I haven't taken Latin in a few years, so forgive me for any simple mistakes.

I'm trying to translate "Aurora's Vow" from English to Latin for the title of a song I'm writing. My question is how it would be translated (since Aurora is in the first declension and Votum is in the second. It seems to me that the answer would be Votum Aurorae, but would there be a discrepancy between the genders (neuter and feminine)?

(There's also the issue that the above doesn't sound very poetic, so a better translation would also be welcome.)

Thanks in advance for any help you can give me.

I actually think you are spot on! For this usage of the genitive, there is little need to match the genders of the nouns. Both Aurora and votum are their own, separate entities, so they do not need to match. Votum Aurorae is therefore a good translation.

Now, I can't really make too much of a comment on how poetic it is. I, personally, think it is fine. But to change it up, you could go a couple of directions. Aurora was the goddess of the dawn, so one could try to find other options that mean "dawn," "sunrise," etc. You could also try to find adjectives that mean "of the dawn," in which case you would need to match the gender to votum. One could also find other substitutes for votum. Below are some options I found. It is really up to you to determine what is most poetic.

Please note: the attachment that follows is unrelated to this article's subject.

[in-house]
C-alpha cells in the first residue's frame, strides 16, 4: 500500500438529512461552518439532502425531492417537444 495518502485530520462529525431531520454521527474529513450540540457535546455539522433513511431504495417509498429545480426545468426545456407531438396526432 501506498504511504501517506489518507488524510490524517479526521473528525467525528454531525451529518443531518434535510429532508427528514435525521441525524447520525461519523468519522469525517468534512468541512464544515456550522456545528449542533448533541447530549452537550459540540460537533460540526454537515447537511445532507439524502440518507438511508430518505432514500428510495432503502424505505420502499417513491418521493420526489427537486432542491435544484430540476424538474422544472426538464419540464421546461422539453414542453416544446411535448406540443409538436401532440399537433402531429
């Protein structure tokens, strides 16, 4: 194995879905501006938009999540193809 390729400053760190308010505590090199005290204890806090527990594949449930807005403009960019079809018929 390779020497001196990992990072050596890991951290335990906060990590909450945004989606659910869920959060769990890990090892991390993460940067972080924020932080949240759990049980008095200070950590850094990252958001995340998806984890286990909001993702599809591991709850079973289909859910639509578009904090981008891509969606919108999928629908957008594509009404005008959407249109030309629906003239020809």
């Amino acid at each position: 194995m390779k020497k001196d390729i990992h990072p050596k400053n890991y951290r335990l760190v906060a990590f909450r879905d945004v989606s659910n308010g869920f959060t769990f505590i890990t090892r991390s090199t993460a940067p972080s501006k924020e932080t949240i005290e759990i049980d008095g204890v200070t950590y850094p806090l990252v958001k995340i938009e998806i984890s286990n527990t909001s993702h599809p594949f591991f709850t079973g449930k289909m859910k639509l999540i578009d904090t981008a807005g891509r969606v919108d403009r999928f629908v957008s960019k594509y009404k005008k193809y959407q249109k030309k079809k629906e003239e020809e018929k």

Nouns = "Dawn," "Sunrise"

  • ortus, ortus, m.
  • Eosos, Eosi, f.
  • oriens, orientis, m.

Adjectives = "of the dawn," "of the sunrise,"

  • antelucanus, antelucana, antelucanum

Nouns = "vow," "promise"

  • debitum, debiti, n.
  • convotus, convoti, m.
  • promissio, promissionis, f.
  • promissum, promissi, n.
  • pollicitatio, pollicitationis, f.
  • pollicitum, polliciti, n.
  • stipulatio, stipulationis, f.
  • credentia, credentiae, f.
  • My Latin is rusty, but it's equally valid to say "Aurorae Votum", right? The OP may find that more poetic. – fredsbend Oct 23 at 23:05
  • @fredsbend Yes, that is also perfectly grammatical – Sam K Oct 23 at 23:10

Your Answer

 

By clicking "Post Your Answer", you acknowledge that you have read our updated terms of service, privacy policy and cookie policy, and that your continued use of the website is subject to these policies.

Not the answer you're looking for? Browse other questions tagged or ask your own question.